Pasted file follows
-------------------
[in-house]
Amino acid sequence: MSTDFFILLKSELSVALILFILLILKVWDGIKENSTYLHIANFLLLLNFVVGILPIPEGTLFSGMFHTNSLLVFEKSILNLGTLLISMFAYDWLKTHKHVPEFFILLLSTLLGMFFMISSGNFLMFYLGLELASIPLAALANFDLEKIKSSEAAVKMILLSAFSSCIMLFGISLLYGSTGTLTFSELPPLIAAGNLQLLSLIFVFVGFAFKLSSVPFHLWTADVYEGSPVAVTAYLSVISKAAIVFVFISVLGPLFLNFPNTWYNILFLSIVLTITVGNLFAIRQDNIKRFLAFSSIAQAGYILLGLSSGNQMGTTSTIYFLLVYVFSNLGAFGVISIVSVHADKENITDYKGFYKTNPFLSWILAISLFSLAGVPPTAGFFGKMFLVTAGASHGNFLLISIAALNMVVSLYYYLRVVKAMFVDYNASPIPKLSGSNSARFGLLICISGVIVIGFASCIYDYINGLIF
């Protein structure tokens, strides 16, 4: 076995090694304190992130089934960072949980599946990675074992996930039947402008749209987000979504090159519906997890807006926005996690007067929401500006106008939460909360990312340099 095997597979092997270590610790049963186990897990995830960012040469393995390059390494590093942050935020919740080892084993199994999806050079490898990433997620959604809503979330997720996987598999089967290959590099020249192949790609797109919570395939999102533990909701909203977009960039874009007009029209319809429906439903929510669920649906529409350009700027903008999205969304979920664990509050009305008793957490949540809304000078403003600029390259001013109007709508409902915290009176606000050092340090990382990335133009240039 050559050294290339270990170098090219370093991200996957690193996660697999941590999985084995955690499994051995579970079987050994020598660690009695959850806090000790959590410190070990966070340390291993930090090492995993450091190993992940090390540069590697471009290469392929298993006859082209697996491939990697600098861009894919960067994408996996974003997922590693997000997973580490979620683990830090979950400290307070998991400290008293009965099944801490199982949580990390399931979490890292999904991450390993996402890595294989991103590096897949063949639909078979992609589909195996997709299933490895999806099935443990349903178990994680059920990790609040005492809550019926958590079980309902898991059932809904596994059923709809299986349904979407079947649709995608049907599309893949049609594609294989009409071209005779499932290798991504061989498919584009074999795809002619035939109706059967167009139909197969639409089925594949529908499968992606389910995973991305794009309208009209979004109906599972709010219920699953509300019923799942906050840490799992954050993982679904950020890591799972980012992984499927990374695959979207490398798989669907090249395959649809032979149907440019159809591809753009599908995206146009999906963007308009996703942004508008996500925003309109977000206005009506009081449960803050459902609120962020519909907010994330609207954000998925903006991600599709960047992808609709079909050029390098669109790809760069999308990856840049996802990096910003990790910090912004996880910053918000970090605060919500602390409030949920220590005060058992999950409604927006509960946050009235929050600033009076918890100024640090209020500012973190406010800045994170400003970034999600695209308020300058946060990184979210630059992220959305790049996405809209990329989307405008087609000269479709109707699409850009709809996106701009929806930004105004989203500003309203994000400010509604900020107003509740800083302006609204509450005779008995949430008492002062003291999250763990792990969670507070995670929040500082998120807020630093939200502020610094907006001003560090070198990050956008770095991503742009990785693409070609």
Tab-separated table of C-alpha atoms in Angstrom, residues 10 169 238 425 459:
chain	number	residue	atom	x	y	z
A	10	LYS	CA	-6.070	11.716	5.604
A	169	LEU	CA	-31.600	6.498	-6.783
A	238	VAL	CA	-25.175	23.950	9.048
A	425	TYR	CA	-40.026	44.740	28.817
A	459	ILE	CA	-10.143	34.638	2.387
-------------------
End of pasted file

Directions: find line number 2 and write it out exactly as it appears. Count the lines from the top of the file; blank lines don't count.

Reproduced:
Amino acid sequence: MSTDFFILLKSELSVALILFILLILKVWDGIKENSTYLHIANFLLLLNFVVGILPIPEGTLFSGMFHTNSLLVFEKSILNLGTLLISMFAYDWLKTHKHVPEFFILLLSTLLGMFFMISSGNFLMFYLGLELASIPLAALANFDLEKIKSSEAAVKMILLSAFSSCIMLFGISLLYGSTGTLTFSELPPLIAAGNLQLLSLIFVFVGFAFKLSSVPFHLWTADVYEGSPVAVTAYLSVISKAAIVFVFISVLGPLFLNFPNTWYNILFLSIVLTITVGNLFAIRQDNIKRFLAFSSIAQAGYILLGLSSGNQMGTTSTIYFLLVYVFSNLGAFGVISIVSVHADKENITDYKGFYKTNPFLSWILAISLFSLAGVPPTAGFFGKMFLVTAGASHGNFLLISIAALNMVVSLYYYLRVVKAMFVDYNASPIPKLSGSNSARFGLLICISGVIVIGFASCIYDYINGLIF